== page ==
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Who do I claim against if the defect in a vehicle was responsible for my accident?

Occasionally, a motor vehicle accident might be caused by a defect in the vehicle that has been caused by a third party.For example, if you took your vehicle to a mechanic for repairs and the repair work caused a defect in the vehicle (for example, a wheel not being replaced correctly), and that defect caused an accident, it may be possible to bring a claim against the repairer.Alternatively, if the wheel itself was faulty, then a claim could potentially be brought against the manufacturer who made the wheel”.

The Motor Accident Insurance Act 1994 (“the MAIA”)

The MAIA is the legislation that governs all compulsory third party (CTP) motor vehicle claims in Queensland and provides (Section 5):-

“(1) This Act applies to personal injury caused by, through or in connection with a motor vehicle if, and only if, the injury

  1. is a result of—
    1. the driving of the motor vehicle; or
    2. a collision, or action taken to avoid a collision, with the motor vehicle; or
    3. the motor vehicle running out of control; or
    4. a defect in the motor vehicle causing loss of control of the vehicle while it is being driven; and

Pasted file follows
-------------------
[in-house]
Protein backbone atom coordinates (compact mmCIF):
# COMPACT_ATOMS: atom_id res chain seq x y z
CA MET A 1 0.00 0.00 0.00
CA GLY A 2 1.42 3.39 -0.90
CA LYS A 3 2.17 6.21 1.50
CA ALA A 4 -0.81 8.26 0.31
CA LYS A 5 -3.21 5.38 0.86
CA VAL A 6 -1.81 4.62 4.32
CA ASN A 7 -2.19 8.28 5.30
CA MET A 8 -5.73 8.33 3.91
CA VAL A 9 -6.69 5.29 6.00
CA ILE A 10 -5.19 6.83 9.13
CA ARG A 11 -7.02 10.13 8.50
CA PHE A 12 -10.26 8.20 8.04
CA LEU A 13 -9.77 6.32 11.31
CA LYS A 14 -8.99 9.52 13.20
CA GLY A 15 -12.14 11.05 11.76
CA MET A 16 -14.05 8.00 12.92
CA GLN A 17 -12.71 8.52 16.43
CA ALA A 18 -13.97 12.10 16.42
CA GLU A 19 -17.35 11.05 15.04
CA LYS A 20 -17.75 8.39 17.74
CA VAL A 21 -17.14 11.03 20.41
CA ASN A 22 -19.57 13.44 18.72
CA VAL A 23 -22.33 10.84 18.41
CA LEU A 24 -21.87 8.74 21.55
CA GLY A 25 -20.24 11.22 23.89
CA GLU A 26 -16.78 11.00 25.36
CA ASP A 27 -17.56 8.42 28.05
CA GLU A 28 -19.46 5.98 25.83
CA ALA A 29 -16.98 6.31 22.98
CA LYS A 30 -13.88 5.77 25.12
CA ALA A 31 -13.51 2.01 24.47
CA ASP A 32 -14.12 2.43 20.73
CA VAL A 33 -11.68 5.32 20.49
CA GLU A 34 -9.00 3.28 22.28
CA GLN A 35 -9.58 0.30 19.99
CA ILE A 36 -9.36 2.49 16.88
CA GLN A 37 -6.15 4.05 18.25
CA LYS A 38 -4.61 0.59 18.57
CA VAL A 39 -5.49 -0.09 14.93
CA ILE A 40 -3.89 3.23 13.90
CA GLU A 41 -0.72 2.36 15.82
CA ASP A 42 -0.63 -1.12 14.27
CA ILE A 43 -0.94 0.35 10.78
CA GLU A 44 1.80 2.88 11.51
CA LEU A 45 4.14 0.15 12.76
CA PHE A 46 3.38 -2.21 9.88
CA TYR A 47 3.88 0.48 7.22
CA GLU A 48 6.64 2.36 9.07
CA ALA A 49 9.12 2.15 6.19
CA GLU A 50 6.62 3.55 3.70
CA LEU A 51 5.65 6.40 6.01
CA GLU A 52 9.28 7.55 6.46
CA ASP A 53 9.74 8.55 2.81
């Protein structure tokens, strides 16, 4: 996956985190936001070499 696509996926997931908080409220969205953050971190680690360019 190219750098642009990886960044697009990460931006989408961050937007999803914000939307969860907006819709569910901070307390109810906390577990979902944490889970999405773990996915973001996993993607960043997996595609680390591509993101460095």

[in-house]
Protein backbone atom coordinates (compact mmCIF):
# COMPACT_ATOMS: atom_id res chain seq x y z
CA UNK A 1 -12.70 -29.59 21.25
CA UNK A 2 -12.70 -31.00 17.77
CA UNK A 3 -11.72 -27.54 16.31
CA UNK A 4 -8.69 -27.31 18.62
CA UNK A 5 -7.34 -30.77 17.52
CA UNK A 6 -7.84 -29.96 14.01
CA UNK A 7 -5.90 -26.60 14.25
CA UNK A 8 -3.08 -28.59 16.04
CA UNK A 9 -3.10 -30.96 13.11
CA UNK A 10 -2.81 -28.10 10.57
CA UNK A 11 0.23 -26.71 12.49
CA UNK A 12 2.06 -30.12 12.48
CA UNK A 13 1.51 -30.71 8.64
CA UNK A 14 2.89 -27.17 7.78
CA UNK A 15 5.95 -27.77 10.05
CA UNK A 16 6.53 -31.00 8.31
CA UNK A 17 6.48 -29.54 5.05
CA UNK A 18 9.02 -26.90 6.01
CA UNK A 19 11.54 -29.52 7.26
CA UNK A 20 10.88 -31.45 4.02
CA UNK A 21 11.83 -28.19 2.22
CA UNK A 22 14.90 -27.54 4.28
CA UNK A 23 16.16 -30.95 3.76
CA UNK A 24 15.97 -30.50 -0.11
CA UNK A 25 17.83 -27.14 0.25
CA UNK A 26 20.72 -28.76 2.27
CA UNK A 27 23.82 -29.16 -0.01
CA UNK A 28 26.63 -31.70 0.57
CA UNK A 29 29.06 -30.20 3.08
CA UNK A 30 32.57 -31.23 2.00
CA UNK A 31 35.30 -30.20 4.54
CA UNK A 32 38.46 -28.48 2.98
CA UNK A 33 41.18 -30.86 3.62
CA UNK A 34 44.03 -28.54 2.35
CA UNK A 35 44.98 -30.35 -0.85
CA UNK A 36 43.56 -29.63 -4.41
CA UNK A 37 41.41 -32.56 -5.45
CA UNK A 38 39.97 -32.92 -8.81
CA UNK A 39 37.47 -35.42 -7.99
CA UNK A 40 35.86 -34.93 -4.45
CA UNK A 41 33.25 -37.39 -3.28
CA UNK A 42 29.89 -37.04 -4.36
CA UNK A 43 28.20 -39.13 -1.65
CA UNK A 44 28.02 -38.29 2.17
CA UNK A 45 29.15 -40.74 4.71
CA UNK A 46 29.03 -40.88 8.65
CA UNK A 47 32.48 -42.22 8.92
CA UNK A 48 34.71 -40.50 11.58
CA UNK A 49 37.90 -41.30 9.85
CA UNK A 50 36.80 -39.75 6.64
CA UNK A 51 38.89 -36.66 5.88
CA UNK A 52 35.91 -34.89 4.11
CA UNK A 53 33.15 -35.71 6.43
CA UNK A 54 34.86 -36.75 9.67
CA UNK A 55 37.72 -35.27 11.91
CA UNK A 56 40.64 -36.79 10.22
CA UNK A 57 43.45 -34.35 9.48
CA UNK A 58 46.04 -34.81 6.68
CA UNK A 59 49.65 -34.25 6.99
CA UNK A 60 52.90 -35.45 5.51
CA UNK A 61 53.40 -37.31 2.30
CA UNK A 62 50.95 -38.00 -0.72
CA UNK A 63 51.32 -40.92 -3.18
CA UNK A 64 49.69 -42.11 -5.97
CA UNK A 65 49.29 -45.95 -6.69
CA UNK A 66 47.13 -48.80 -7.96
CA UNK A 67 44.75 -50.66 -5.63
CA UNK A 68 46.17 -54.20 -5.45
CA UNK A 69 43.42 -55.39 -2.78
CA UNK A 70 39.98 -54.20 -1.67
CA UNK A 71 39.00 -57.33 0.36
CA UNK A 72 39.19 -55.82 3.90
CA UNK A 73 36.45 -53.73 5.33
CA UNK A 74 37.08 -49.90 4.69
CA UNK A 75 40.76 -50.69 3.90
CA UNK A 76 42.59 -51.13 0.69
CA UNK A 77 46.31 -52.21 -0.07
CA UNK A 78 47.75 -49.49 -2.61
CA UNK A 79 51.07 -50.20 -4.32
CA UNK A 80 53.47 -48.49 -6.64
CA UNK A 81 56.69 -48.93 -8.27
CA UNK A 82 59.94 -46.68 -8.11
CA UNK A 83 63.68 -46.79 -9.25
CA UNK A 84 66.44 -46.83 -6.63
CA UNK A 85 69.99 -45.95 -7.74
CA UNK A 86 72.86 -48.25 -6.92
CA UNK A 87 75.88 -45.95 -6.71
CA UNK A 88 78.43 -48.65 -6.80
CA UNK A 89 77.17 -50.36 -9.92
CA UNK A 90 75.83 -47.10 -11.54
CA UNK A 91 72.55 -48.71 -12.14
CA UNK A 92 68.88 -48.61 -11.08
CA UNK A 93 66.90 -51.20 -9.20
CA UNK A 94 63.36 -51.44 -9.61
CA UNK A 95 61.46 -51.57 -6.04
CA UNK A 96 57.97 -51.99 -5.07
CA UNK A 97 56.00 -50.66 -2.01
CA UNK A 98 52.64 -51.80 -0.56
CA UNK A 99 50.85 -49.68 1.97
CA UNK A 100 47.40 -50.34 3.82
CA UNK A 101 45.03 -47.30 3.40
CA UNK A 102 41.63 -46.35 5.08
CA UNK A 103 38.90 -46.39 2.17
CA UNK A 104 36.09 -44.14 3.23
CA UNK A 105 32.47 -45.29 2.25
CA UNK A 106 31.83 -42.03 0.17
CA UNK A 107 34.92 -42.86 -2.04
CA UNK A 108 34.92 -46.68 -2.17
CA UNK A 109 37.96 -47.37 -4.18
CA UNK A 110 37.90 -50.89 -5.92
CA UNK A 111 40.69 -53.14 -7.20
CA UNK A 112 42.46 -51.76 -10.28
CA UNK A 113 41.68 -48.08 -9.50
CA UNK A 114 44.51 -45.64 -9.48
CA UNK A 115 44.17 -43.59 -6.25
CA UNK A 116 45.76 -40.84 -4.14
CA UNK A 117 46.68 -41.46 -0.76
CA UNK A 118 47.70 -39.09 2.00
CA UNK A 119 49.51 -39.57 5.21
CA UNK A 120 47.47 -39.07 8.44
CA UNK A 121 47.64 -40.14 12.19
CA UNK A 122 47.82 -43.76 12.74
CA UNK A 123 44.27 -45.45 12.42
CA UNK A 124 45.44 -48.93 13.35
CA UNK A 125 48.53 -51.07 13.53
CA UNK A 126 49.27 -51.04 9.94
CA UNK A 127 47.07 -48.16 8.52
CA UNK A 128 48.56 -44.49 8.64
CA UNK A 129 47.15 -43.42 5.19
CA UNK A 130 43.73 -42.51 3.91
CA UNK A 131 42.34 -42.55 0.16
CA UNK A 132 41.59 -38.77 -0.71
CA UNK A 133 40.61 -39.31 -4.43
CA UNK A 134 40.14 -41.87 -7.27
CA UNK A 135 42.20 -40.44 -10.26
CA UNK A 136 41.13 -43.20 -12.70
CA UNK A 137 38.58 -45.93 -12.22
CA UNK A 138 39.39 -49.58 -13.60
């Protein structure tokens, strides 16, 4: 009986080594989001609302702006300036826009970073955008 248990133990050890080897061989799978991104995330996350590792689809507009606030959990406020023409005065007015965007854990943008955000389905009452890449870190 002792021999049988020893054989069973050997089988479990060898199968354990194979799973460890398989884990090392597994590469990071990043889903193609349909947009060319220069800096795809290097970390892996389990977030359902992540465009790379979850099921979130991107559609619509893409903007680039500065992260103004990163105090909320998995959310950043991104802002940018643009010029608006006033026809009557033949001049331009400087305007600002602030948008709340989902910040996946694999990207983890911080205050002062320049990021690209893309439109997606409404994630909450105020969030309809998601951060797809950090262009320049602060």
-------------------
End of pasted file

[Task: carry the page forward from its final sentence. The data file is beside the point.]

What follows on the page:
2. is caused, wholly or partly, by a wrongful act or omission in respect of the motor vehicle by a person other than the injured person.”

As the MAIA is very specific with regards to the circumstances in which a claim can be brought, you can bring a claim against the CTP Insurer of the vehicle for a defect.

What if it is established that the third party is responsible for the accident?

Once a claim is lodged against the CTP Insurer of the vehicle that is the subject of your injuries, the CTP insurer is required under the MAIA to take all reasonable steps to inform themselves of the circumstances of the accident.If the CTP insurer’s investigations indicate that the third party (for example, a tyre repair outlet) was at least partially responsible for the circumstances of the accident, the CTP insurer then has a right of recourse against that third party for the damages associated with any compensation paid to you which is proportionate to the extent that the third party is responsible.It is also then for the third party to prove whether or not you drove the vehicle with knowledge of the defect and its likely effect. As determining these issues can be quite complex, it is always best to consult with a personal injury lawyer who can advise you with regards to any potential claim arising from a vehicle defect.